We all know the power of fashion to drive sales in a big chunk of the consumer market, but you may be surprised to hear that it is also a strong motivator in the case of some B2B sales. Buyers motivated by fashion and trends want to invest in the products or services that everyone is talking about. It doesn’t matter if the customer’s real needs lie elsewhere; for buyers in this category, trends supersede other, more rational considerations.
#3: PEACE OF MIND
Some customers value peace of mind above everything else. They want to avoid problems and are prepared to pay more to have a hassle-free experience. In such cases, your goal in the sales process should be to avoid friction or inconvenience for your client. Offer them a good product or service that meets their technical needs, at a price that suits their financial needs, with a guaranteed and seamless fulfilment process, and you will win the sale.
It’s a fact of life that people buy from people, but this applies especially to a particular kind of buyers. For them, trust and human connections are essential. You’ll spot them because they often have a history of doing business with associates they have good personal relationships with. In such cases, focus on building a good relationship with your clients. The hard work is likely to pay off for years to come.
You will sometimes come across buyers who are anxious and lack confidence. It may be because they don’t understand what it is that they need, are in a new role or are afraid of making a mistake. If you have clients that fall into this category you should focus on giving them the security they need. Convince them that yours is the right product or service, at the best possible price, and that they will not regret buying from you.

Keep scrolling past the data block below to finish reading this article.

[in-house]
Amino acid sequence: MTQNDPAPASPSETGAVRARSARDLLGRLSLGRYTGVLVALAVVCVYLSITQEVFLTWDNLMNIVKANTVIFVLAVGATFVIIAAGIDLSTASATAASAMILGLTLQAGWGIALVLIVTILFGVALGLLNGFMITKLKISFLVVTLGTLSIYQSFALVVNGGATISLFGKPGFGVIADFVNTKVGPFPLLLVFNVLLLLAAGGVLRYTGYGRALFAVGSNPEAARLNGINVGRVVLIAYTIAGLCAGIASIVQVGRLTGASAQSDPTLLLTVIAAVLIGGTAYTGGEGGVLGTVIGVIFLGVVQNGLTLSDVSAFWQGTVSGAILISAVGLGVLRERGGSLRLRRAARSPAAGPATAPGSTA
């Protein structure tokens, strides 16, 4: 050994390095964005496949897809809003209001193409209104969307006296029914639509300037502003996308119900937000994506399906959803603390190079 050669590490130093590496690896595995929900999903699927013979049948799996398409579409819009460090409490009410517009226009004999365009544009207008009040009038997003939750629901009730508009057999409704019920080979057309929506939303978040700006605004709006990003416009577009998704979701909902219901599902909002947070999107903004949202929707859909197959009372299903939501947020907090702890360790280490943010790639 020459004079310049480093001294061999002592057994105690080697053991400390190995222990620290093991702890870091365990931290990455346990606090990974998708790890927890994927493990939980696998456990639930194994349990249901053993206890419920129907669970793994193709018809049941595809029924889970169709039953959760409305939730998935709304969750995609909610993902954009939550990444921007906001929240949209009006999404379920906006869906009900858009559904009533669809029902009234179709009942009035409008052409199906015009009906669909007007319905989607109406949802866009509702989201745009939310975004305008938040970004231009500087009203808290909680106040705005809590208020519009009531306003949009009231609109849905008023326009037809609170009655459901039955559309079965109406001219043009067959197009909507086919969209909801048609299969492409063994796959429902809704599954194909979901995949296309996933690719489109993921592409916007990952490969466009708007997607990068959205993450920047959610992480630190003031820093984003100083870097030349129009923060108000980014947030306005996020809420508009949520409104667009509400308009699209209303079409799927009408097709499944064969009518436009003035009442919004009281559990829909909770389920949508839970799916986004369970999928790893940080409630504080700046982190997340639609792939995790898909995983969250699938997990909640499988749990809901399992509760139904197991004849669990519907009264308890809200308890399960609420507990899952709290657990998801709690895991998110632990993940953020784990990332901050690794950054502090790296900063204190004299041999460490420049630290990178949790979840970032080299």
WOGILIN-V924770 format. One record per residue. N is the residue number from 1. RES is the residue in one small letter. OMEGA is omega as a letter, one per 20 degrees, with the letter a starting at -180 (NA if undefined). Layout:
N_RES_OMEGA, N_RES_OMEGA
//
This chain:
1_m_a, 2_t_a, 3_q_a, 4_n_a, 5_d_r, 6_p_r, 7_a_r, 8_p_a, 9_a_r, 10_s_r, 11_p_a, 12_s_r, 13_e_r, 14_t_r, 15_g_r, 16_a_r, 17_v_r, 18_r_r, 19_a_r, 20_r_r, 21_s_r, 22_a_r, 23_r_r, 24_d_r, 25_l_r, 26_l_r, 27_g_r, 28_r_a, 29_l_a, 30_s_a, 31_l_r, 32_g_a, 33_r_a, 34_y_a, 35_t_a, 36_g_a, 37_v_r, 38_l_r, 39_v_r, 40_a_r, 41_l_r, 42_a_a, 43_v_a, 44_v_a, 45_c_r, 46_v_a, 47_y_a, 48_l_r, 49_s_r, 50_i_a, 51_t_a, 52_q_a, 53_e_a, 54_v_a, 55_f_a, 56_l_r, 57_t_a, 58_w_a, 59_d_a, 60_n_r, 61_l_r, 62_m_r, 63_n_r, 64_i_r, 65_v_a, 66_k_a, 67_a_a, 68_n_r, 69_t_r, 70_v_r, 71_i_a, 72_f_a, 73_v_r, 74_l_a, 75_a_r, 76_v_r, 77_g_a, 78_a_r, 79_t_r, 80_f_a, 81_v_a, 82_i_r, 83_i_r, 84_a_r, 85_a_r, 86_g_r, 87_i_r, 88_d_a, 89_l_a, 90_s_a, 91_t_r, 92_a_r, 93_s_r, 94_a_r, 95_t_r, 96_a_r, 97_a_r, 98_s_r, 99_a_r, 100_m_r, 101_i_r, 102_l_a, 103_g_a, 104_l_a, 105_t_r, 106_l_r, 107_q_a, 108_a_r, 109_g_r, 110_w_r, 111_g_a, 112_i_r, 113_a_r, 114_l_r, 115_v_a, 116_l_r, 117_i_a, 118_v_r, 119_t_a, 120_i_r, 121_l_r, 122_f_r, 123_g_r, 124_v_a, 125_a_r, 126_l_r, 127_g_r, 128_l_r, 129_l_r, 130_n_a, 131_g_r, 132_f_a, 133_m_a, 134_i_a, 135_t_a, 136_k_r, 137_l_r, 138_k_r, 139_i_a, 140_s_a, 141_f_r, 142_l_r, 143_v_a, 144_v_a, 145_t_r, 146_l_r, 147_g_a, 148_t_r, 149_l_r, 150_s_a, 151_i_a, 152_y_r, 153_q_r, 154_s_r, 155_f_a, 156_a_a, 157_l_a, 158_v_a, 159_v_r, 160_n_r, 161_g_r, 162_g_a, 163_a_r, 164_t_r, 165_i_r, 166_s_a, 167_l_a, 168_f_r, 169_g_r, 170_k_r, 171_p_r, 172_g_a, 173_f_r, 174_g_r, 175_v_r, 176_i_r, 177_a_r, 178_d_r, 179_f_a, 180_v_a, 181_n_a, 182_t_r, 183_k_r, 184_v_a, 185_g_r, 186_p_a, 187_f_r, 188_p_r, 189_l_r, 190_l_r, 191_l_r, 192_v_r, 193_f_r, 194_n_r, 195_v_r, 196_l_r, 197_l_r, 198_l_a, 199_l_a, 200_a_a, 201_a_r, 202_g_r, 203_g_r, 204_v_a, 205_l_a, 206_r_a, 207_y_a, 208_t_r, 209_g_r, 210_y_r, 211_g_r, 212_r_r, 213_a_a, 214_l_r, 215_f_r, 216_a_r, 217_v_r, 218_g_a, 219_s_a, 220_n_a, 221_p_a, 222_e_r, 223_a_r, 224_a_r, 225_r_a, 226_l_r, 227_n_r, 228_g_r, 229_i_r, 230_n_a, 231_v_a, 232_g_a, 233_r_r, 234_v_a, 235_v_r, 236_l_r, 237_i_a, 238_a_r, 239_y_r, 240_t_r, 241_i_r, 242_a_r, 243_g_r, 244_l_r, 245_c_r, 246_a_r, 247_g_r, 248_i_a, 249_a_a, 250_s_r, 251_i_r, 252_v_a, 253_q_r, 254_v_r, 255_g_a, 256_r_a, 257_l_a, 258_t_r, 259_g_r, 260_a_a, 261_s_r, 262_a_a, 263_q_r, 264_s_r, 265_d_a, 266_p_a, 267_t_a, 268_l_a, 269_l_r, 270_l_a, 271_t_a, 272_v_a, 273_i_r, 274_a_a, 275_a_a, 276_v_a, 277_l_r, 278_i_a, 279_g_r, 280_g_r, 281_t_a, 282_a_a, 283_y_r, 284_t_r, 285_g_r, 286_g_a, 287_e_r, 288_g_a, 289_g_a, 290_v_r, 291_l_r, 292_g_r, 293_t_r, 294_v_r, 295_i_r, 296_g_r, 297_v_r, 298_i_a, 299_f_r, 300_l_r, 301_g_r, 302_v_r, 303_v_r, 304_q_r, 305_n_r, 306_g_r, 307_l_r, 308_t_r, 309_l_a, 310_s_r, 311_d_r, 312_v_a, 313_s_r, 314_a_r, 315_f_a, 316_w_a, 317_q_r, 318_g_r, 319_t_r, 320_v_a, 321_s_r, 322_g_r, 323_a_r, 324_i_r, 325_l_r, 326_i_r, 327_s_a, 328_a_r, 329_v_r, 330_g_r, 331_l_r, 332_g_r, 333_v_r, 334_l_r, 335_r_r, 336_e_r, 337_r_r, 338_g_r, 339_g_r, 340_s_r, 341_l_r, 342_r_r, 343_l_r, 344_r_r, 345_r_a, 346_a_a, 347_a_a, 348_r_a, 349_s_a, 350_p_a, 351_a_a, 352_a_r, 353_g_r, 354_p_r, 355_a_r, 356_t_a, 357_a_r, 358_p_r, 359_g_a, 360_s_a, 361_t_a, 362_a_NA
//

Vanity is also a powerful motivator. In the selling process, you sometimes come across individuals with an overwhelming need to be recognised and admired for a particular reason, for example for their skills or knowledge in a particular area. Your strategy in such cases should be to make your admiration known, ask for their advice and above all make any good ideas look like they are coming from them, not you.
Some people are proud to be different. You know the sort: they have a fiercely individual approach, do things their way and delight in standing out from the crowd. More often than not, they also want others to recognise their singularity. A good salesperson will identify that difference motivates them and will make them feel unique, meeting their personal needs in the process.
Digging for gold
Identifying the buyer needs and motivations is rarely straightforward. They are irrational, intermingled and hidden from plain sight, so identifying them requires some detective work. The job requires an excellent ear, outstanding analytical skills and good understanding of human psychology. But it also pays off.
I’d like to thank Josep Sort for sharing his vast knowledge of buyer needs and motivations with me so I could use it as the basis for this article. (Cheers, dad!)